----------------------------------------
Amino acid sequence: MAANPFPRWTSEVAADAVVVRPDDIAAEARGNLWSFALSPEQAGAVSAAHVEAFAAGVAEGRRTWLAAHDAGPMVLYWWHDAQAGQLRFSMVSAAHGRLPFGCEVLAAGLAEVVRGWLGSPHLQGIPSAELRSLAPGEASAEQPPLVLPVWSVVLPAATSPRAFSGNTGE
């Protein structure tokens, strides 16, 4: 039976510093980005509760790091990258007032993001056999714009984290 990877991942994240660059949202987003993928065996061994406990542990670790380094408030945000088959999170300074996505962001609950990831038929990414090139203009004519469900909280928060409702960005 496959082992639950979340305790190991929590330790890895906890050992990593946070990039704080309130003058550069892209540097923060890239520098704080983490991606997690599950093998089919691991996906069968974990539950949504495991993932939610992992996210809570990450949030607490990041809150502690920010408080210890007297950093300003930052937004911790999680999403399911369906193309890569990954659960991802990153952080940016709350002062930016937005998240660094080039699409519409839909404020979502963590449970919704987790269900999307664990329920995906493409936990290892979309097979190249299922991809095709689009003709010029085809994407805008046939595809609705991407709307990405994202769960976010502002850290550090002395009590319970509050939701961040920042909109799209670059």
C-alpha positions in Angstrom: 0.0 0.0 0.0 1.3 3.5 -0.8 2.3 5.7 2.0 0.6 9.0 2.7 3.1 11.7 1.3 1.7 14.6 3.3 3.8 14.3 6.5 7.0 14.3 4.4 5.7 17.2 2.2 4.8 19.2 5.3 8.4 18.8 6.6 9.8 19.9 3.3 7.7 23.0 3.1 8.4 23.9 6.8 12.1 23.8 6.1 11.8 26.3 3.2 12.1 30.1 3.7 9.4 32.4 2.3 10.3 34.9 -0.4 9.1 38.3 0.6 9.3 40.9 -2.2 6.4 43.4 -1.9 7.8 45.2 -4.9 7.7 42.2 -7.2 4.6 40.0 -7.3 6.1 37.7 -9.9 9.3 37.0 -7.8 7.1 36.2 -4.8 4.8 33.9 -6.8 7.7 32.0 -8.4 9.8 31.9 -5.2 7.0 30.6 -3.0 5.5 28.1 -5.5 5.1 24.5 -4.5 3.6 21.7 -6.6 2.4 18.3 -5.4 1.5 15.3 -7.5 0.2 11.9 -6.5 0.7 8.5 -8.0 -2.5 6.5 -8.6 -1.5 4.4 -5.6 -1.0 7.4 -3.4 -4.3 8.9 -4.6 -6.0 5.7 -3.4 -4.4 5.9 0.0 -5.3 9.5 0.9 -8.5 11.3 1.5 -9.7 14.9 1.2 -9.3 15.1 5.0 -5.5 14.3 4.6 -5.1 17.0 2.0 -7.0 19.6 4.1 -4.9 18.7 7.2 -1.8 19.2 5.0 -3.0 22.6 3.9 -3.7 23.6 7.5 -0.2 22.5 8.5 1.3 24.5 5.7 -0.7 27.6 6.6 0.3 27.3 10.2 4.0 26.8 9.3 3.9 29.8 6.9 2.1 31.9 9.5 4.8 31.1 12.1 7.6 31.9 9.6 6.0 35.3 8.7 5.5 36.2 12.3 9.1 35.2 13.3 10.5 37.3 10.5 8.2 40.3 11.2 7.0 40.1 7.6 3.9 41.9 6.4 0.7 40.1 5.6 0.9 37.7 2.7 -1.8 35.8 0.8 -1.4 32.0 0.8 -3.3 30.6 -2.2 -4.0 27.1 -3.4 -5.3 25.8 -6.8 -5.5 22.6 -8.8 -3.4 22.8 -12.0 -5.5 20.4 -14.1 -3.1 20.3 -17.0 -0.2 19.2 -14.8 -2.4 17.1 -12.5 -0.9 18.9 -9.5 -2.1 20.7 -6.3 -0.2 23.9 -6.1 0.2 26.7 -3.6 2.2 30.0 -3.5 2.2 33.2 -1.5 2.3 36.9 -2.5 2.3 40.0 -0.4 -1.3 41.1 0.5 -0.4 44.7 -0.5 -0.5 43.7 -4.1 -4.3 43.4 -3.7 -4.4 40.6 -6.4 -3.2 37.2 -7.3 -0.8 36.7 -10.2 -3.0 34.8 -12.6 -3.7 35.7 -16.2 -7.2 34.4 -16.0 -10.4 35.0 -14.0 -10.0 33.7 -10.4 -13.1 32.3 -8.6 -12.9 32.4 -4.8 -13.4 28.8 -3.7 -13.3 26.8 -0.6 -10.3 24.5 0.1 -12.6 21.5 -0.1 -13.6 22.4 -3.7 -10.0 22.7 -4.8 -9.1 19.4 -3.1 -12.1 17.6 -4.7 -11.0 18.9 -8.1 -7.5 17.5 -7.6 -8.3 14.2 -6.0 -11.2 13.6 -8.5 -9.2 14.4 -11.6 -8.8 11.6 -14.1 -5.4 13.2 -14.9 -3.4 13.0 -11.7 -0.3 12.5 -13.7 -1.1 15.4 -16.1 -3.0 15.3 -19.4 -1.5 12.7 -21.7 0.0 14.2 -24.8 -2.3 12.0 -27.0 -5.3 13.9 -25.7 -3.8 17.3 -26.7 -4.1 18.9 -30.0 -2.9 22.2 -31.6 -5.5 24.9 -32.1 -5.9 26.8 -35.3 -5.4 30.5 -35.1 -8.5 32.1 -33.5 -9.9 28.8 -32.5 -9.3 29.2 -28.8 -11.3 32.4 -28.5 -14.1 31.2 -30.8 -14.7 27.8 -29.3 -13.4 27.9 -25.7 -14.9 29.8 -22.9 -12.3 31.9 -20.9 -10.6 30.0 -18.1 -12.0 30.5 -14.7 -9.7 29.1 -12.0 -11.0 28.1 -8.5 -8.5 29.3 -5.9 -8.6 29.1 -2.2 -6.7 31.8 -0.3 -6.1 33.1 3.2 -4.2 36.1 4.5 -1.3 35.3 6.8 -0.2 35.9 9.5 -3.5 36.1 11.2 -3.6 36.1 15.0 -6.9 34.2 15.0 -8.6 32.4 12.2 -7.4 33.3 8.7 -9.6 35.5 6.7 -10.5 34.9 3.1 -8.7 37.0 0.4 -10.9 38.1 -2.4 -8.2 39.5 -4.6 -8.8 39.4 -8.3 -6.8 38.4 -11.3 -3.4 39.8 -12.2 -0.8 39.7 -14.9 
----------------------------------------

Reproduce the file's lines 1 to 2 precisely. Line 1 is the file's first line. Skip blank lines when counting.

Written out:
Amino acid sequence: MAANPFPRWTSEVAADAVVVRPDDIAAEARGNLWSFALSPEQAGAVSAAHVEAFAAGVAEGRRTWLAAHDAGPMVLYWWHDAQAGQLRFSMVSAAHGRLPFGCEVLAAGLAEVVRGWLGSPHLQGIPSAELRSLAPGEASAEQPPLVLPVWSVVLPAATSPRAFSGNTGE
């Protein structure tokens, strides 16, 4: 039976510093980005509760790091990258007032993001056999714009984290 990877991942994240660059949202987003993928065996061994406990542990670790380094408030945000088959999170300074996505962001609950990831038929990414090139203009004519469900909280928060409702960005 496959082992639950979340305790190991929590330790890895906890050992990593946070990039704080309130003058550069892209540097923060890239520098704080983490991606997690599950093998089919691991996906069968974990539950949504495991993932939610992992996210809570990450949030607490990041809150502690920010408080210890007297950093300003930052937004911790999680999403399911369906193309890569990954659960991802990153952080940016709350002062930016937005998240660094080039699409519409839909404020979502963590449970919704987790269900999307664990329920995906493409936990290892979309097979190249299922991809095709689009003709010029085809994407805008046939595809609705991407709307990405994202769960976010502002850290550090002395009590319970509050939701961040920042909109799209670059």